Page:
By Katrina vanden Heuvel
Tuesday, December 14, 2010;
"This country was founded on compromise," remarked the president toward the end of last week's tax deal press conference. "My job is to make sure that we have a North Star out there." Perhaps Barack Obama is right to define his job that way. But in light of the negotiations that led up to this claim, it's hard to see what he has done to truly illuminate that North Star.
There is no question, in a political system warped and broken by corporate money and lobbyists, that a president intent on achieving "victories for the American people," as he described them, would require a sense of pragmatism, and a willingness to accept the compromises that, at times, will flow from it.
But too often, this president is so singularly focused on seeking common ground that he fails to define his - and our - principles. The tax cut deal is just the most recent example. Obama began those negotiations telegraphing his endgame, with eyes set unwaveringly on resolution. He chose not to passionately articulate his values, or to define the GOP's, and in the aftermath of the battle, he refused to explain where it's all meant to lead us.
This, he might conclude, is a minor complaint from a dismissible left. But the truth is, without a president who is able - and willing to - lay out a clear, strong and principled argument, without a president who will stand up for the ideals he ran on, even as he seeks resolution, the progressive worldview becomes muted, and the conservative worldview validated.
Obama has reinforced the notion, not by compromise but by relative silence, that we should fear changing tax rates in a time of economic crisis, even when economists of all stripes tell us that tax cuts for the wealthy offer extraordinary cost and zero benefit to the nation. He speaks most passionately not while lambasting a Republican Party that would drown the middle class on behalf of the wealthy, but when criticizing the left for not offering support at a time when he doesn't deserve it. Because he rightly expects the worst from the far right, he seems to have lost his sense of outrage toward them. The left, in turn, receives his overcharged and misplaced anger - suggesting an equivalence between the two when, in truth, there is none.
The fact is, there is no monolithic left of the type Obama imagines. That a number of progressive economists are supportive of the tax deal is, in itself, proof of that reality. There are few on the left who expect unwavering ideological purity, few who reject the notion of compromise at any time. Most of us understand the structural limitations of our political system and the need to achieve what is possible.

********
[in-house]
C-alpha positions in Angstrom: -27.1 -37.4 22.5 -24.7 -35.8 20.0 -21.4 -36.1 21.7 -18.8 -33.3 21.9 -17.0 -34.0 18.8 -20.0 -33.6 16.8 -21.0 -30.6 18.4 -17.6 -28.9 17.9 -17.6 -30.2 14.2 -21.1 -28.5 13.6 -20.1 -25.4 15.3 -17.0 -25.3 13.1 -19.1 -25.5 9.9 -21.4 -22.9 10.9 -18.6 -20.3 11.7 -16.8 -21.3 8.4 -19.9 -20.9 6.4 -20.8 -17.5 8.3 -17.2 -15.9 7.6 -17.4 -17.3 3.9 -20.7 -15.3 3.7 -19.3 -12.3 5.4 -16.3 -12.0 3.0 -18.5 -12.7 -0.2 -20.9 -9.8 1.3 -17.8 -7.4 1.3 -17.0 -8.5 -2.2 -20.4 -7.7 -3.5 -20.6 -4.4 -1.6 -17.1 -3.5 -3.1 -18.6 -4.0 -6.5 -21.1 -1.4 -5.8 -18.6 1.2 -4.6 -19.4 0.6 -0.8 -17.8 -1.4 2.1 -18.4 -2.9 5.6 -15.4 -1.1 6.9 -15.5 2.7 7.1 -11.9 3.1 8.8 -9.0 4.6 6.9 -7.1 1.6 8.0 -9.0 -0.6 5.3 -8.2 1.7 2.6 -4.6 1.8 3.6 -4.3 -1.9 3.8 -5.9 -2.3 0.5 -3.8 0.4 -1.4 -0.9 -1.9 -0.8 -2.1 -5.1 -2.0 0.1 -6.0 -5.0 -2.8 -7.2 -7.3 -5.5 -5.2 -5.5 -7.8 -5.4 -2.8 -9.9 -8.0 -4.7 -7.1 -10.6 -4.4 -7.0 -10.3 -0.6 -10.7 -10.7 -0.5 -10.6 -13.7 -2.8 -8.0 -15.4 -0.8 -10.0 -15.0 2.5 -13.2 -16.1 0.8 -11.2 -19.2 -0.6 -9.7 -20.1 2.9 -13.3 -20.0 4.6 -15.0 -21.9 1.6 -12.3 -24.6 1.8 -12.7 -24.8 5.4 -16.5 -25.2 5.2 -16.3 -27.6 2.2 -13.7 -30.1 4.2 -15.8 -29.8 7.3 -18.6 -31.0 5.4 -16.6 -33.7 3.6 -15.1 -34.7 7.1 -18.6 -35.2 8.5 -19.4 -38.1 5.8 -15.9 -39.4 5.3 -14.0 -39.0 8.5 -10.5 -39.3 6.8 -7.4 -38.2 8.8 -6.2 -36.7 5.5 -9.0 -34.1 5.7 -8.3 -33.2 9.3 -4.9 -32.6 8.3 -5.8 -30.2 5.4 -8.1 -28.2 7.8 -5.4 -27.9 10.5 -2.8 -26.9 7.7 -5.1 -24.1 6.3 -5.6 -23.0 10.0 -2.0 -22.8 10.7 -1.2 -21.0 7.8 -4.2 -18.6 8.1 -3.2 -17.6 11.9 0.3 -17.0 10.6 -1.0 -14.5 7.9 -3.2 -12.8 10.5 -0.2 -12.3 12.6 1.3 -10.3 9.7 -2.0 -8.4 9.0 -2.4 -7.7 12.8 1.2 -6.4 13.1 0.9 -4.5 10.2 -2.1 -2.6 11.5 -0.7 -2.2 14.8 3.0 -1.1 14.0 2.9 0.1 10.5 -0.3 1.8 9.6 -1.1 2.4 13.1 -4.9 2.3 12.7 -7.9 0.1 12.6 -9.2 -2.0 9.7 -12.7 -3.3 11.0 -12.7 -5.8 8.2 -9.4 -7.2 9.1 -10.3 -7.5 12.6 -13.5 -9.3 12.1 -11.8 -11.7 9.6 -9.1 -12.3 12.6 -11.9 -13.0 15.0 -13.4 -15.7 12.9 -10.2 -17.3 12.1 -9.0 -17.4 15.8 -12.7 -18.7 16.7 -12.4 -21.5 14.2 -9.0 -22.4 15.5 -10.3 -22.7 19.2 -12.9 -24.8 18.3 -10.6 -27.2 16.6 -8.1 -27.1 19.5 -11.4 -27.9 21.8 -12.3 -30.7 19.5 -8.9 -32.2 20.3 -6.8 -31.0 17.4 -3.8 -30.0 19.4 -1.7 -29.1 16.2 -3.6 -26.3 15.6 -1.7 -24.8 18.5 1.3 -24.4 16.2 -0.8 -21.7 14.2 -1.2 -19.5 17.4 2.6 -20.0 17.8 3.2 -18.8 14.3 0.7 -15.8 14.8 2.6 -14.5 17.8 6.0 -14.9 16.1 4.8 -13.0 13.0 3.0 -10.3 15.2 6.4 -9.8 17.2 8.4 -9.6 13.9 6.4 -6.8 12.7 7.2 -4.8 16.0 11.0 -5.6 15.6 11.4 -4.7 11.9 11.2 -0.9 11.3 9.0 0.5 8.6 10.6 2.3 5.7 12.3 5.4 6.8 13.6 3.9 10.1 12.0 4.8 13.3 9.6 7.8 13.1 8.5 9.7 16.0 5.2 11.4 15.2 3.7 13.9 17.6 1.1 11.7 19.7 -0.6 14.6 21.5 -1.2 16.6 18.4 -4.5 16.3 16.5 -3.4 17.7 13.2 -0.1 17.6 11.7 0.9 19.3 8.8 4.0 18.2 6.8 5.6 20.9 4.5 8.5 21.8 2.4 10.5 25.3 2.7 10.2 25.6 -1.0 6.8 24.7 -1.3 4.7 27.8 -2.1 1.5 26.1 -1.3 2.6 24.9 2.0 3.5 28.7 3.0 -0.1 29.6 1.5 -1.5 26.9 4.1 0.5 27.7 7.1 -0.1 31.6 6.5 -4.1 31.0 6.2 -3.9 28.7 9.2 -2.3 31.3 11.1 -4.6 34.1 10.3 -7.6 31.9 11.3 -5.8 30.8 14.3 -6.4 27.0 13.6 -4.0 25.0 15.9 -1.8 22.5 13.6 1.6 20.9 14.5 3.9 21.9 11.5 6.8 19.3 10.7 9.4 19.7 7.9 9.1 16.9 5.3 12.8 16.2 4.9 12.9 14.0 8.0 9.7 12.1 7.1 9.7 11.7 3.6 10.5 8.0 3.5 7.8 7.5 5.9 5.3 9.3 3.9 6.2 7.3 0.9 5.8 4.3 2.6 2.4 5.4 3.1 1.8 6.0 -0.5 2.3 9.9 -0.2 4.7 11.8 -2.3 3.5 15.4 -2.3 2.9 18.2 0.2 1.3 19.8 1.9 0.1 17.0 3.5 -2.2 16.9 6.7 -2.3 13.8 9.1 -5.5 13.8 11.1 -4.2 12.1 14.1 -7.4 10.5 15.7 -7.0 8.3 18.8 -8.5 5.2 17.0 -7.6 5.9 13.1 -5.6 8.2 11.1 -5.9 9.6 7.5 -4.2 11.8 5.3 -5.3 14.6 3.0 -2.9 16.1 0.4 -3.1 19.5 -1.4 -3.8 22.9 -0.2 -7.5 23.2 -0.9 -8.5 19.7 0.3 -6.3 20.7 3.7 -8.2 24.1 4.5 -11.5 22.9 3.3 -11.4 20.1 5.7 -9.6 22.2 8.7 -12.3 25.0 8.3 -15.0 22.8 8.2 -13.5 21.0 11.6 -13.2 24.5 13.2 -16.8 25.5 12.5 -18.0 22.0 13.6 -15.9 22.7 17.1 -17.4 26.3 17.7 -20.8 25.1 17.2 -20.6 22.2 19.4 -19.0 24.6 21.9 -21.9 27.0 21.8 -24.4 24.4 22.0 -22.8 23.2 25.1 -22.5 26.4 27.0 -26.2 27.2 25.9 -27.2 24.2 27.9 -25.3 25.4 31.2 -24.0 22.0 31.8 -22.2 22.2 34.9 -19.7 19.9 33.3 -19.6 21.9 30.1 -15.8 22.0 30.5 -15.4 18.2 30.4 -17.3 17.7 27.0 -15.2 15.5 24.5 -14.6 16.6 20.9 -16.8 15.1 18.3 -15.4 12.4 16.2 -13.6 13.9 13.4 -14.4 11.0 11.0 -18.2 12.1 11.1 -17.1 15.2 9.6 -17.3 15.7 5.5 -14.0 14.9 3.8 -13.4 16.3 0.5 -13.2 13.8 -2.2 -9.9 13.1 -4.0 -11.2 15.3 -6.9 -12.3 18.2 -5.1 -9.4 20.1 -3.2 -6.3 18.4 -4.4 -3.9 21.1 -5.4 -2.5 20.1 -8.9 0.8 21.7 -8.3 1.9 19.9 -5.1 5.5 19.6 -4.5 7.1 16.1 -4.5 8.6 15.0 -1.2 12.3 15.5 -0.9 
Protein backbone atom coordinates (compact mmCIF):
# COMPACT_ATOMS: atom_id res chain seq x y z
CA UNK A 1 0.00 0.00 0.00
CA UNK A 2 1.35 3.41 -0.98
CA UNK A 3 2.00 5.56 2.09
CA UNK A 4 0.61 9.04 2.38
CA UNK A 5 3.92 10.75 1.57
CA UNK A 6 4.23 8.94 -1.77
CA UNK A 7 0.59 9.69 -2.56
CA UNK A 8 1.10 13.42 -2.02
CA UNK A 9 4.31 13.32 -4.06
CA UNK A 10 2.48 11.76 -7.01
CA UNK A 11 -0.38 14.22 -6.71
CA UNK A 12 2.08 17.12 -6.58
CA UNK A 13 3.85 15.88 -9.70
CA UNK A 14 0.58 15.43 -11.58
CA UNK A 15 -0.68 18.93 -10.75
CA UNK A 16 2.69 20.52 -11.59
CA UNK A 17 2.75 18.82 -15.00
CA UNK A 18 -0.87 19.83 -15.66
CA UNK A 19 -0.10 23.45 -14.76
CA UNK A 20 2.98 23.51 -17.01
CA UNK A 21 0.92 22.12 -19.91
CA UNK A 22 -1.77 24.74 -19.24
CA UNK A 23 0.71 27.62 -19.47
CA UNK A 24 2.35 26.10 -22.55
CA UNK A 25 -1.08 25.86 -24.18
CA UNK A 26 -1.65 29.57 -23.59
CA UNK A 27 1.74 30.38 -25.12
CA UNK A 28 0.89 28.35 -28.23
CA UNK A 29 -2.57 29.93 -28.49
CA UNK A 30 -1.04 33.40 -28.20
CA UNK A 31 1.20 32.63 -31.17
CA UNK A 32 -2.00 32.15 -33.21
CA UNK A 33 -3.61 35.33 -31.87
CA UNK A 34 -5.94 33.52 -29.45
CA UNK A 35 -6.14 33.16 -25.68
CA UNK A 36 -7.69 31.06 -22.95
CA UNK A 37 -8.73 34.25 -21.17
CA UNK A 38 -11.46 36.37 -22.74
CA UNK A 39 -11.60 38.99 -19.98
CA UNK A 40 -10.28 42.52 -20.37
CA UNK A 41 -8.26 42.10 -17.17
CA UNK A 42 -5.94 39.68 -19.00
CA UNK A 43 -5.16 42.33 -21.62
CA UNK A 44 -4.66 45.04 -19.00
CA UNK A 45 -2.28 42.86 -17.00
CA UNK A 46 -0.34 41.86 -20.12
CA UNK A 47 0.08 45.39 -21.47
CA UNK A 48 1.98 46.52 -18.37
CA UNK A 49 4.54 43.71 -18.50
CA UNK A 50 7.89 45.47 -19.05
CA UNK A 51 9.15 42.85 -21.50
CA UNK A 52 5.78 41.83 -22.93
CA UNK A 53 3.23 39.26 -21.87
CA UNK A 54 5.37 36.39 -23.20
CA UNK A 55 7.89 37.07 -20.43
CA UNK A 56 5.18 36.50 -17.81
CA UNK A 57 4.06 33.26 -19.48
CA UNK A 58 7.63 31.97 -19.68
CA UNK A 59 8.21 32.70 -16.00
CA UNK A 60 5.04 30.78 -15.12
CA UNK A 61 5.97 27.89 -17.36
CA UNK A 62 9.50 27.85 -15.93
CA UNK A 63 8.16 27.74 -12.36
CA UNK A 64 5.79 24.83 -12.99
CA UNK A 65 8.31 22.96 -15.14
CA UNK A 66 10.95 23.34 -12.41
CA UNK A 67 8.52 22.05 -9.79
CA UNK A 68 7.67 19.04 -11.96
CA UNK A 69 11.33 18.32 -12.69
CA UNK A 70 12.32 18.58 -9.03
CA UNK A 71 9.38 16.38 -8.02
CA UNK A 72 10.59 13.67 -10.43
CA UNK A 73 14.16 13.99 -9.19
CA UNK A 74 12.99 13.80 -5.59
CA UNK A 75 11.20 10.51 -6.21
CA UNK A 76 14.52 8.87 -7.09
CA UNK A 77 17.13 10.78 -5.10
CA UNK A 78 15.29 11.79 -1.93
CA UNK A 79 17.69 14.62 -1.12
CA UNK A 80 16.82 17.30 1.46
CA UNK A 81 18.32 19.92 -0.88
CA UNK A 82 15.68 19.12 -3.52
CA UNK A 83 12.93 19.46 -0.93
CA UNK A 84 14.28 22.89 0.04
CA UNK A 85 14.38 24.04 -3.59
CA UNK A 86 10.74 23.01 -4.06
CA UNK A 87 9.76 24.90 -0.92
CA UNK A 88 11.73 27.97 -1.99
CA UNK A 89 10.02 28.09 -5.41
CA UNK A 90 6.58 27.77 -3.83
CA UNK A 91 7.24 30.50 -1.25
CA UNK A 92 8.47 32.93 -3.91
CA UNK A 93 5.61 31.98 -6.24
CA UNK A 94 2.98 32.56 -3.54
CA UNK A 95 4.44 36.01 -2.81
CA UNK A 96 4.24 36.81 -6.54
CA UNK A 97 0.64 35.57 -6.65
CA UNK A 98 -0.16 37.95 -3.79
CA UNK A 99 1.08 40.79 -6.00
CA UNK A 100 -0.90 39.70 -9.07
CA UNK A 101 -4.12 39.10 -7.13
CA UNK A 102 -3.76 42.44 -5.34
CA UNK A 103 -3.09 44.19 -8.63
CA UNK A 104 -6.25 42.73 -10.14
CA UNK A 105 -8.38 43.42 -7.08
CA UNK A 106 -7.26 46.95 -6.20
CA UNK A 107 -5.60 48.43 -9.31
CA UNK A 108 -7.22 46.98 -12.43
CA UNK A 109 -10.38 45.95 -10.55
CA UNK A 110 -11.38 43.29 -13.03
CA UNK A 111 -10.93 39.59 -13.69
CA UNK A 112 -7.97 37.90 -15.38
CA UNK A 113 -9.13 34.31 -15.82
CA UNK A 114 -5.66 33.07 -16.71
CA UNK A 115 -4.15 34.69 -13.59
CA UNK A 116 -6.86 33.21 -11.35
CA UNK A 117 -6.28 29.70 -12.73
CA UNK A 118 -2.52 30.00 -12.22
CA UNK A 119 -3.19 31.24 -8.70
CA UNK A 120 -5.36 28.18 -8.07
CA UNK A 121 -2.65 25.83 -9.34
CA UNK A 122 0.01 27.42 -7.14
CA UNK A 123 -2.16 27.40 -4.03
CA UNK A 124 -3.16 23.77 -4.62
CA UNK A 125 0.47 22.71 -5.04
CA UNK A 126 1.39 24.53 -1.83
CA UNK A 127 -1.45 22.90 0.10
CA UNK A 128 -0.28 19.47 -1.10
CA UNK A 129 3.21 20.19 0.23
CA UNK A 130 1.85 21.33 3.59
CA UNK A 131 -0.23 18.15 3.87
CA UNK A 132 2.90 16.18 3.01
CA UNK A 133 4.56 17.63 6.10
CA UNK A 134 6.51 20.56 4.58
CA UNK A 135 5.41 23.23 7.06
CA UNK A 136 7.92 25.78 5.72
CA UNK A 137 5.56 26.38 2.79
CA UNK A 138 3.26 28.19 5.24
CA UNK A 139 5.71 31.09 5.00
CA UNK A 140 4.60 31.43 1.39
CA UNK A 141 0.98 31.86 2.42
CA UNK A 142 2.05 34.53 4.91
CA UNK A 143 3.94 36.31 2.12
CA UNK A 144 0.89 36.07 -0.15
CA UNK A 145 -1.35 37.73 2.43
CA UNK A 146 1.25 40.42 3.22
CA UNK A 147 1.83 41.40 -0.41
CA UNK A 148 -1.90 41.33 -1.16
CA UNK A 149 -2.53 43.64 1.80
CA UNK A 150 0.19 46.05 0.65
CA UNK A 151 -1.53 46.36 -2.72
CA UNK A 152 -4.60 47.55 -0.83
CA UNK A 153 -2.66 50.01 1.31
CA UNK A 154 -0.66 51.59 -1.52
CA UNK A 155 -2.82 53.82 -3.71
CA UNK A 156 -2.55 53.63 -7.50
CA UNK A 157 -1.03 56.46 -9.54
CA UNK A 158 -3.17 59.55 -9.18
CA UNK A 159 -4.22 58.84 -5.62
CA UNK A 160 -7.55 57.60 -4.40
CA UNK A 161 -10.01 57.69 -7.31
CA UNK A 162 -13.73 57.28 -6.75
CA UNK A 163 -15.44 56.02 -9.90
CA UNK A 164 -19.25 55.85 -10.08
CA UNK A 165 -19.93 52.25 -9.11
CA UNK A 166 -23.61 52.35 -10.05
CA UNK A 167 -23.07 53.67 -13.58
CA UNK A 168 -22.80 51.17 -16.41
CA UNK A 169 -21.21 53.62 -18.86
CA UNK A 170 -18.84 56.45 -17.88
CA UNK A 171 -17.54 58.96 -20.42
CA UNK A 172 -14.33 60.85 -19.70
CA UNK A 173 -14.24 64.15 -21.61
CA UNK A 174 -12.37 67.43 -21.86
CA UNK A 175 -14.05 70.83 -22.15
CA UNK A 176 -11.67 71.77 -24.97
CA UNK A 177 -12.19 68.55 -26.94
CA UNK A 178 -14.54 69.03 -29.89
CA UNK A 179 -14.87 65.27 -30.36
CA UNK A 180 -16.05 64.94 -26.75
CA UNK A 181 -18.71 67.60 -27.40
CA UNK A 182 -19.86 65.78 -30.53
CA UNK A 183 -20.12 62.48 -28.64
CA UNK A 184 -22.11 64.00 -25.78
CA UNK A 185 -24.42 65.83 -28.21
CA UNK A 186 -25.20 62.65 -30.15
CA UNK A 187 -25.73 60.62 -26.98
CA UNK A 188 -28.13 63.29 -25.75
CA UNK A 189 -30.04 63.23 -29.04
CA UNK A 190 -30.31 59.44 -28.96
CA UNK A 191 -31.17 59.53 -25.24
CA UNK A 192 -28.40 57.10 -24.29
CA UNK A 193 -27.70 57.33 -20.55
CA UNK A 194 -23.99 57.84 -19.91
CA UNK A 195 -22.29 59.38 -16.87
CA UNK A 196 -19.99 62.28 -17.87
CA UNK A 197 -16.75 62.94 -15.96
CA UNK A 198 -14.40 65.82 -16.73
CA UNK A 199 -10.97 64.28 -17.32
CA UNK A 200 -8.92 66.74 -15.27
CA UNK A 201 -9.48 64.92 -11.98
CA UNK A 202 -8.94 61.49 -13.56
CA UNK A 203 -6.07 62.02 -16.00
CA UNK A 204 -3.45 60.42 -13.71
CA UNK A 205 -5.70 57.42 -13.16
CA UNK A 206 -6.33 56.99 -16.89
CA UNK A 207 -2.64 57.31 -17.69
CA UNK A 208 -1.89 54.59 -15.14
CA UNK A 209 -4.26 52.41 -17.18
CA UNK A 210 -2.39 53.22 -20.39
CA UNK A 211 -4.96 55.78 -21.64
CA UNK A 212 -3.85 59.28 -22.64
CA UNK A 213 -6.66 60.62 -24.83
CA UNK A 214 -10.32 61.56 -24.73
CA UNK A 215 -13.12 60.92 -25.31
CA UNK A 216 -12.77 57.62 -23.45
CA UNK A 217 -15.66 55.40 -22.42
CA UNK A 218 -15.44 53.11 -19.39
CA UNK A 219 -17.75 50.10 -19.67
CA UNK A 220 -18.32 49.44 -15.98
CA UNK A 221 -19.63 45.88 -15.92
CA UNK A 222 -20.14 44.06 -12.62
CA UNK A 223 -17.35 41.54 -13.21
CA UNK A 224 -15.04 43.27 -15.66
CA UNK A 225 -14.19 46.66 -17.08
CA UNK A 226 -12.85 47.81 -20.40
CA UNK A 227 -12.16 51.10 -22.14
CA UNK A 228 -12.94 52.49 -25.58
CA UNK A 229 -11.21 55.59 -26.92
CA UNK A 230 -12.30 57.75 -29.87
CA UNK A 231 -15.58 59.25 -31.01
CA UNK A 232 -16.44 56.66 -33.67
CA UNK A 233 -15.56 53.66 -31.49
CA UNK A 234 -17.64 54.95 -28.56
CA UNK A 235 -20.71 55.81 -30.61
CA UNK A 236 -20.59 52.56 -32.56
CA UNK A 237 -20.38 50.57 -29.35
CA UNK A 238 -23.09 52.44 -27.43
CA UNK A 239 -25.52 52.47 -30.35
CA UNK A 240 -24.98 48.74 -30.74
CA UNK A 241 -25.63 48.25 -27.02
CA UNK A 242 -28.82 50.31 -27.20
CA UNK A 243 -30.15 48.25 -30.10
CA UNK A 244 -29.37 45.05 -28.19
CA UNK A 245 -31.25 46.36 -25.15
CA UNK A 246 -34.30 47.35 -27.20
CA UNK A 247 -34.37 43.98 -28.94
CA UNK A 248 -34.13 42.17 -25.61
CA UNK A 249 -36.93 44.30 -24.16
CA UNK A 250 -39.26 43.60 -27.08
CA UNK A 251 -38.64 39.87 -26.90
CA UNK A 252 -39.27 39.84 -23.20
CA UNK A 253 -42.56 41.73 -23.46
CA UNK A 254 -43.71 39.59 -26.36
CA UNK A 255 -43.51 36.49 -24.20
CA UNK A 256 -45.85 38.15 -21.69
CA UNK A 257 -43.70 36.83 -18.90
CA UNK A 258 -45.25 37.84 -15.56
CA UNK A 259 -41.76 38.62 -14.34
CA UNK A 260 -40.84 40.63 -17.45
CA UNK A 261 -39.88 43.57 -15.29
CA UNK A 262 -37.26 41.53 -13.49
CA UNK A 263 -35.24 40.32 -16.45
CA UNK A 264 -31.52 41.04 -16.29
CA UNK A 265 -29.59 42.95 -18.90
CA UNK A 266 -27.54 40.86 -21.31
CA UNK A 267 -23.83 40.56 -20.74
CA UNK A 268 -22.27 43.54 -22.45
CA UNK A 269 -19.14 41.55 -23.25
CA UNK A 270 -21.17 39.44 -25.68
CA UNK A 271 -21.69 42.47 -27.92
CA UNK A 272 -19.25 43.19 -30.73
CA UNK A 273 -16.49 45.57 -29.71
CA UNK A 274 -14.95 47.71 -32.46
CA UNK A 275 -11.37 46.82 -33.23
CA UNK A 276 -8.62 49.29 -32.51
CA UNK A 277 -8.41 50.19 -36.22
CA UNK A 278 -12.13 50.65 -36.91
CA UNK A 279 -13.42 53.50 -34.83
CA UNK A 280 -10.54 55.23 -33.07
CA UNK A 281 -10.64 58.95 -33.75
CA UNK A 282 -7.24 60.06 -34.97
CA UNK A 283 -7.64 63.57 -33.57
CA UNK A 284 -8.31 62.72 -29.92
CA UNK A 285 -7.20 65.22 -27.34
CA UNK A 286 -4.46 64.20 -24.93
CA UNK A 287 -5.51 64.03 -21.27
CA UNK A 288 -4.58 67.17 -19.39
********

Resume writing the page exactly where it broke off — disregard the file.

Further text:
I met Obama once - when he was a candidate for president. On learning that I was editor of the Nation, he said to me, "The perfect is the enemy of good." Perhaps he expected me to disagree. I don't.
I don't disagree with the need to find balance, the need, at times, to compromise on policy. What I disagree with - and what I will never shy away from criticizing the president for - is his willingness to compromise on principle. Real leadership might require compromise, but it cannot be defined by compromise.
It must instead be defined by a clear vision for the future, and most important, a willingness to defend it. It should be focused not on what is possible but, instead, on the most that is possible; not the path of least resistance but the path of maximum potential benefit. That path doesn't trade away a federal pay freeze or a public option or more stimulus dollars for too little - or worse, for nothing. It doesn't begin with a willingness to relent.
A more aggressive stance from the president might not have substantially changed the contours of the ultimate tax deal, but it would surely have changed the narrative. It would have defined the Republican stance as morally indefensible.
Real leadership, too, should not be about merely accepting that you have popular support. It should be about mobilizing that support. "The fact of the matter is the American people already agree with me," said the president at his press conference. But he did not - and perhaps cannot - explain why he refused to use their support as a point of leverage.
These next two years present a daunting challenge. Once the new Congress is sworn in, any legislative movement forward on the progressive agenda (if any is possible) will require some form of compromise with an increasingly loathsome opposition. This is not a reality lost on any of us. But if reaching those compromises means a continued berating of the left, a continued lack of outrage toward the right and a continued willingness to strike deals without defining principles, then in the end, the president may well find himself with a modest list of achievements, a deeply demoralized base and a party that seemingly stands for nothing.
Katrina vanden Heuvel is editor and publisher of the Nation and writes a weekly online column for The Post.